CAS  Article  Google Scholar 

  8. 8

    Hauser R, Calafat AM . Phthalates and human health. Occup Environ Med 2005; 62: 806–818.

    CAS  Article  Google Scholar 

  9. 9

    Hurst CH, Waxman DJ . Activation of PPARalpha and PPARgamma by environmental phthalate monoesters. Toxicol Sci 2003; 74: 297–308.

    CAS  Article  Google Scholar 

  10. 10

    James-Todd T, Stahlhut R, Meeker JD, Powell SG, Hauser R, Huang T et al. Urinary phthalate metabolite concentrations and diabetes among women in the National Health and Nutrition Examination Survey (NHANES) 2001-2008. Environ Health Perspect 2012; 120: 1307–1313.

    Article  Google Scholar 

  11. 11

    Lind PM, Zethelius B, Lind L . Circulating levels of phthalate metabolites are associated with prevalent diabetes in the elderly. Diabetes Care 2012; 35: 1519–1524.

    CAS  Article  Google Scholar 

  12. 12

    Svensson K, Hernandez-Ramirez RU, Burguete-Garcia A, Cebrian ME, Calafat AM, Needham LL et al. Phthalate exposure associated with self-reported diabetes among Mexican women. Environ Res 2011; 111: 792–796.

    CAS  Article  Google Scholar 

  13. 13

    Buck Louis GM, Peterson CM, Chen Z, Croughan M, Sundaram R, Stanford J et al. Bisphenol A and phthalates and endometriosis: the Endometriosis: Natural History, Diagnosis and Outcomes Study. Fertil Steril 2013; 100: 162–169.e1-2.

    CAS  Article  Google Scholar 

  14. 14

    Reddy BS, Rozati R, Reddy S, Kodampur S, Reddy P, Reddy R . High plasma concentrations of polychlorinated biphenyls and phthalate esters in women with endometriosis: a prospective case control study. Fertil Steril 2006; 85: 775–779.

    CAS  Article  Google Scholar 

  15. 15

    Cobellis L, Latini G, De Felice C, Razzi S, Paris I, Ruggieri F et al. High plasma concentrations of di-(2-ethylhexyl)-phthalate in women with endometriosis. Hum Reprod 2003; 18: 1512–1515.

    CAS  Article  Google Scholar 

  16. 16

    Weuve J, Hauser R, Calafat AM, Missmer SA, Wise LA . Association of exposure to phthalates with endometriosis and uterine leiomyomata: findings from NHANES, 1999-2004. Environ Health Perspect 2010; 118: 825–832.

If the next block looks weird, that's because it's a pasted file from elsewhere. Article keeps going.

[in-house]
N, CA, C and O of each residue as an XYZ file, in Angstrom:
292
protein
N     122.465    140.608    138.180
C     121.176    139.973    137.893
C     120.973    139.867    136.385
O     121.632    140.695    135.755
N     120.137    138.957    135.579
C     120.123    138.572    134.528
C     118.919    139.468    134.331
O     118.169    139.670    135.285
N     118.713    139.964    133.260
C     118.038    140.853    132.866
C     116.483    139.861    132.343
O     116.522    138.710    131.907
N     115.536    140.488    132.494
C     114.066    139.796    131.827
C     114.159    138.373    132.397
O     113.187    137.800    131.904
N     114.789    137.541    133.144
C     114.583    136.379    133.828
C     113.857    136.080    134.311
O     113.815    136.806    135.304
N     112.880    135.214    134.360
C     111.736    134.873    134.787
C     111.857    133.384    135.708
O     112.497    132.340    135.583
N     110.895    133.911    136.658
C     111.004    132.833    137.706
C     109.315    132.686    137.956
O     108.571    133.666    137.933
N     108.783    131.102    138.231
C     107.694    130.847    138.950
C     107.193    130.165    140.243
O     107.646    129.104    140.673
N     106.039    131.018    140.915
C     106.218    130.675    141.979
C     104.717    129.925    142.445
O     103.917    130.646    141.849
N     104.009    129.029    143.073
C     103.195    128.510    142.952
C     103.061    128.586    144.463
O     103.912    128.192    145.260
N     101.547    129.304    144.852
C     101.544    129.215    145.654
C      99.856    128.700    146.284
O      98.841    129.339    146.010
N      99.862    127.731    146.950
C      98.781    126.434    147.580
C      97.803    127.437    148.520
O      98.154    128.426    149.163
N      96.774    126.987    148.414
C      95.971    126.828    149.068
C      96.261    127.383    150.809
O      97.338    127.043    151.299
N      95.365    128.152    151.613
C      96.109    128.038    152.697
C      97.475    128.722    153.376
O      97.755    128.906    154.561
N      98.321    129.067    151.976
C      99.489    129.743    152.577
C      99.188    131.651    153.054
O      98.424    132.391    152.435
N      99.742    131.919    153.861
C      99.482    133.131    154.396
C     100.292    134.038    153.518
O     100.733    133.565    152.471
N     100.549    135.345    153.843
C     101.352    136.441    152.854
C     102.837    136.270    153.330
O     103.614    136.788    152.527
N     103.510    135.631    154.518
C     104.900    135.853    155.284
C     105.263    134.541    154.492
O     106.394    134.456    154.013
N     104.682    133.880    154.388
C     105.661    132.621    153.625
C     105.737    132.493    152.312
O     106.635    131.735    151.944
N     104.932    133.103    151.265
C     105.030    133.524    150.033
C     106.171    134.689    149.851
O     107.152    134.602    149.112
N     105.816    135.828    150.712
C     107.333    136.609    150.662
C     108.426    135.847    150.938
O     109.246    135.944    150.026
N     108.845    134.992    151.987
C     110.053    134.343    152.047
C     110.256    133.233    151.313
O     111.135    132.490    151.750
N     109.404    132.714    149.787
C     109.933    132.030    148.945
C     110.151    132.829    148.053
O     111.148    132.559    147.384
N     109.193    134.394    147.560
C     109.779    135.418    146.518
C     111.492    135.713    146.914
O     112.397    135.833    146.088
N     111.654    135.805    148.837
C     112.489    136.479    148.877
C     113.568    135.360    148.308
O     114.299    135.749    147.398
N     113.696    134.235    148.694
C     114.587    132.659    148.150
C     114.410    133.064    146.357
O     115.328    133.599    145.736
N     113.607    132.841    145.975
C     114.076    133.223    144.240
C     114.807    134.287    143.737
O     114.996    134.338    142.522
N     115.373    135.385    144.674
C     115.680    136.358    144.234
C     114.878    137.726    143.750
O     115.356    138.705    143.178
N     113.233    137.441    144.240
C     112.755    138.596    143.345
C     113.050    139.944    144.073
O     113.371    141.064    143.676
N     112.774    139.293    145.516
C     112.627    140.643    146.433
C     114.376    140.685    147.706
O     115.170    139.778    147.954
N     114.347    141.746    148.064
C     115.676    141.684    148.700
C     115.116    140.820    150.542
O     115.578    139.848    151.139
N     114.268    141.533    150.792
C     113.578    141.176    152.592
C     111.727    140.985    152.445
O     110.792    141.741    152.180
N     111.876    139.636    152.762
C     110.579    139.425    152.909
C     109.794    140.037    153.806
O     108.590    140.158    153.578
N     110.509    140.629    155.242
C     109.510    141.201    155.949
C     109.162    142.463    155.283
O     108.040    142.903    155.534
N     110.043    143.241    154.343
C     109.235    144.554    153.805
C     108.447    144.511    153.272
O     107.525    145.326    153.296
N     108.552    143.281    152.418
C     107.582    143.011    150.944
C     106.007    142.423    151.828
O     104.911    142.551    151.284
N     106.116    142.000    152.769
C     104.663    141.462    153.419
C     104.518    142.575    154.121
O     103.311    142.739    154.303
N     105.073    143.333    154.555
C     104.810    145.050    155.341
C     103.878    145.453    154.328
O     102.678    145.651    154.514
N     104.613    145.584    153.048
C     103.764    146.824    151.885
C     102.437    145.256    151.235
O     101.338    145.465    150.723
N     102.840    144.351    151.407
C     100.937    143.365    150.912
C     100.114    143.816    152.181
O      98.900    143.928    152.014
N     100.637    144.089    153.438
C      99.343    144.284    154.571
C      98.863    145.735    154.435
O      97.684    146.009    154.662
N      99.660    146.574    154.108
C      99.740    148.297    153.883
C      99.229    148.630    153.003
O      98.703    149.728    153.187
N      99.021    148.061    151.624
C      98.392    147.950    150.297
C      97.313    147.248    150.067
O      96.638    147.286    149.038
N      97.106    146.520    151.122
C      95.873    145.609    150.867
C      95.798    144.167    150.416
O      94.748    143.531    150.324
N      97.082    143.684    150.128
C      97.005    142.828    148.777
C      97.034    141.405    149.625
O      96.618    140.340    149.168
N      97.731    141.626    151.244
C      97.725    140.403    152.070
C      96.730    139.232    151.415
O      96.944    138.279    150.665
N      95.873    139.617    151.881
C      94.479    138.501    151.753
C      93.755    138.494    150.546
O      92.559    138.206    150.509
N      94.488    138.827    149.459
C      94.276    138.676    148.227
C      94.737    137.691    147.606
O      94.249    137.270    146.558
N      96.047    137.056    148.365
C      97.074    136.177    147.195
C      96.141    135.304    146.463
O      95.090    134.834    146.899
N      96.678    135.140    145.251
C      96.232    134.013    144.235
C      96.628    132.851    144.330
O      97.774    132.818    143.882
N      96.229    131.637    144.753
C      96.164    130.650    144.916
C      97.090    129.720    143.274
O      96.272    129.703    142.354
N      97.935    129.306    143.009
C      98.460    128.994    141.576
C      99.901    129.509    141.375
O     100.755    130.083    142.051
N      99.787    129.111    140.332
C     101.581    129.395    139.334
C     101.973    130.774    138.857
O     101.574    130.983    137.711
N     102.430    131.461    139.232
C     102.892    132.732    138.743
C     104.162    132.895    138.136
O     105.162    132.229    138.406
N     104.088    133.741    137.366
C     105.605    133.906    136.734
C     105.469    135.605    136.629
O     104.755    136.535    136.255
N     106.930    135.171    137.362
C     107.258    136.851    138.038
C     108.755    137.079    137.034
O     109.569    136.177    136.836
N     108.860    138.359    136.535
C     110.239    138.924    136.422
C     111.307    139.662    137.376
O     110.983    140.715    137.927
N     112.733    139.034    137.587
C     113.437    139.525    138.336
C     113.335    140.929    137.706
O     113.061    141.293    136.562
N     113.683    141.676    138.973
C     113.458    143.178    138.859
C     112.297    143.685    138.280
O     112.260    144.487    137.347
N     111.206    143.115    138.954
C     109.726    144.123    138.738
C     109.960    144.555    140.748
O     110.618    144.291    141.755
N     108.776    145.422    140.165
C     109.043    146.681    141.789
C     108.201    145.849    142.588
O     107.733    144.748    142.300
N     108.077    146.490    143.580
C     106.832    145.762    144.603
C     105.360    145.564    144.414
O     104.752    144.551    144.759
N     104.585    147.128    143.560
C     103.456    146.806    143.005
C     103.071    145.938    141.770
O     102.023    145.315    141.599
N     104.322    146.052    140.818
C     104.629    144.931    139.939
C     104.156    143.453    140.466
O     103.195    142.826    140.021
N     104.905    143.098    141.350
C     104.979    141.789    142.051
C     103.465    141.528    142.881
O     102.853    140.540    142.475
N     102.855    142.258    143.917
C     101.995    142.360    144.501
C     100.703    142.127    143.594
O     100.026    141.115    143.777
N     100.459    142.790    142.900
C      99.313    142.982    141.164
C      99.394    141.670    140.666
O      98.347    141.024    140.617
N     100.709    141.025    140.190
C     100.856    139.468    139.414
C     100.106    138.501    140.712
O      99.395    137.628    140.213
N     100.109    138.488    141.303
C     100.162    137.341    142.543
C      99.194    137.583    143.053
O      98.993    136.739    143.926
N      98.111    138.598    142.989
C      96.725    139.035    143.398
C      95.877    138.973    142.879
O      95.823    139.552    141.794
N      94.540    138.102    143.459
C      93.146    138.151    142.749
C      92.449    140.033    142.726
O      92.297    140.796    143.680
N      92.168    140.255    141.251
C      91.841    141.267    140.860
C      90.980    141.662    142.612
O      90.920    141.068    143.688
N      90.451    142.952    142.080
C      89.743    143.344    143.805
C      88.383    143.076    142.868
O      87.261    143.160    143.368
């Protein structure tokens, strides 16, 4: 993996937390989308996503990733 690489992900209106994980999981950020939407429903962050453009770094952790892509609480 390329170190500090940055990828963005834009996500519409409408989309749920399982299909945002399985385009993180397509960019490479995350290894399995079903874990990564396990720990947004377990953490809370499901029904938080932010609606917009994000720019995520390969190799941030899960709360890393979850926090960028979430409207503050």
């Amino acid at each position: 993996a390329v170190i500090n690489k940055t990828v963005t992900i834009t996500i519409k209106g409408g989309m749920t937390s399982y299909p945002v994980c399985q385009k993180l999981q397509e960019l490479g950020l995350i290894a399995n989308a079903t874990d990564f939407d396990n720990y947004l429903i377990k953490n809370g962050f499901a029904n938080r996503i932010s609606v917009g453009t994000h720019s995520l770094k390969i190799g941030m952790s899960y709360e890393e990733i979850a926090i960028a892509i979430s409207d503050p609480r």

CAS  Article  Google Scholar 

  17. 17

    Silva MJ, Barr DB, Reidy JA, Malek NA, Hodge CC, Caudill SP et al. Urinary levels of seven phthalate metabolites in the U.S. population from the National Health and Nutrition Examination Survey (NHANES) 1999-2000. Environ Health Perspect 2004; 112: 331–338.

    CAS  Article  Google Scholar 

  18. 18

    Huang T, Saxena AR, Isganaitis E, James-Todd T . Gender and racial/ethnic differences in the associations of urinary phthalate metabolites with markers of diabetes risk: National Health and Nutrition Examination Survey 2001-2008. Environ Health 2014; 13: 6.

    Article  Google Scholar 

  19. 19

    Meeker JD, Hu H, Cantonwine DE, Lamadrid-Figueroa H, Calafat AM, Ettinger AS et al. Urinary phthalate metabolites in relation to preterm birth in Mexico city. Environ Health Perspect 2009; 117: 1587–1592.

    CAS  Article  Google Scholar 

  20. 20

    Zhao Y, Chen L, Li LX, Xie CM, Li D, Shi HJ et al. Gender-specific relationship between prenatal exposure to phthalates and intrauterine growth restriction. Pediatr Res 2014; 76: 401–408.

    CAS  Article  Google Scholar 

  21. 21

    Just AC, Whyatt RM, Perzanowski MS, Calafat AM, Perera FP, Goldstein IF et al. Prenatal exposure to butylbenzyl phthalate and early eczema in an urban cohort. Environ Health Perspect 2012; 120: 1475–1480.

    CAS  Article  Google Scholar 

  22. 22

    Engel SM, Miodovnik A, Canfield RL, Zhu C, Silva MJ, Calafat AM et al. Prenatal phthalate exposure is associated with childhood behavior and executive functioning. Environ Health Perspect 2010; 118: 565–571.

    CAS  Article  Google Scholar 

  23. 23

    Engel SM, Zhu C, Berkowitz GS, Calafat AM, Silva MJ, Miodovnik A et al. Prenatal phthalate exposure and performance on the Neonatal Behavioral Assessment Scale in a multiethnic birth cohort. Neurotoxicology 2009; 30: 522–528.

    CAS  Article  Google Scholar 

  24. 24

    Kobrosly RW, Evans S, Miodovnik A, Barrett ES, Thurston SW, Calafat AM et al. Prenatal phthalate exposures and neurobehavioral development scores in boys and girls at 6-10 years of age. Environ Health Perspect 2014; 122: 521–528.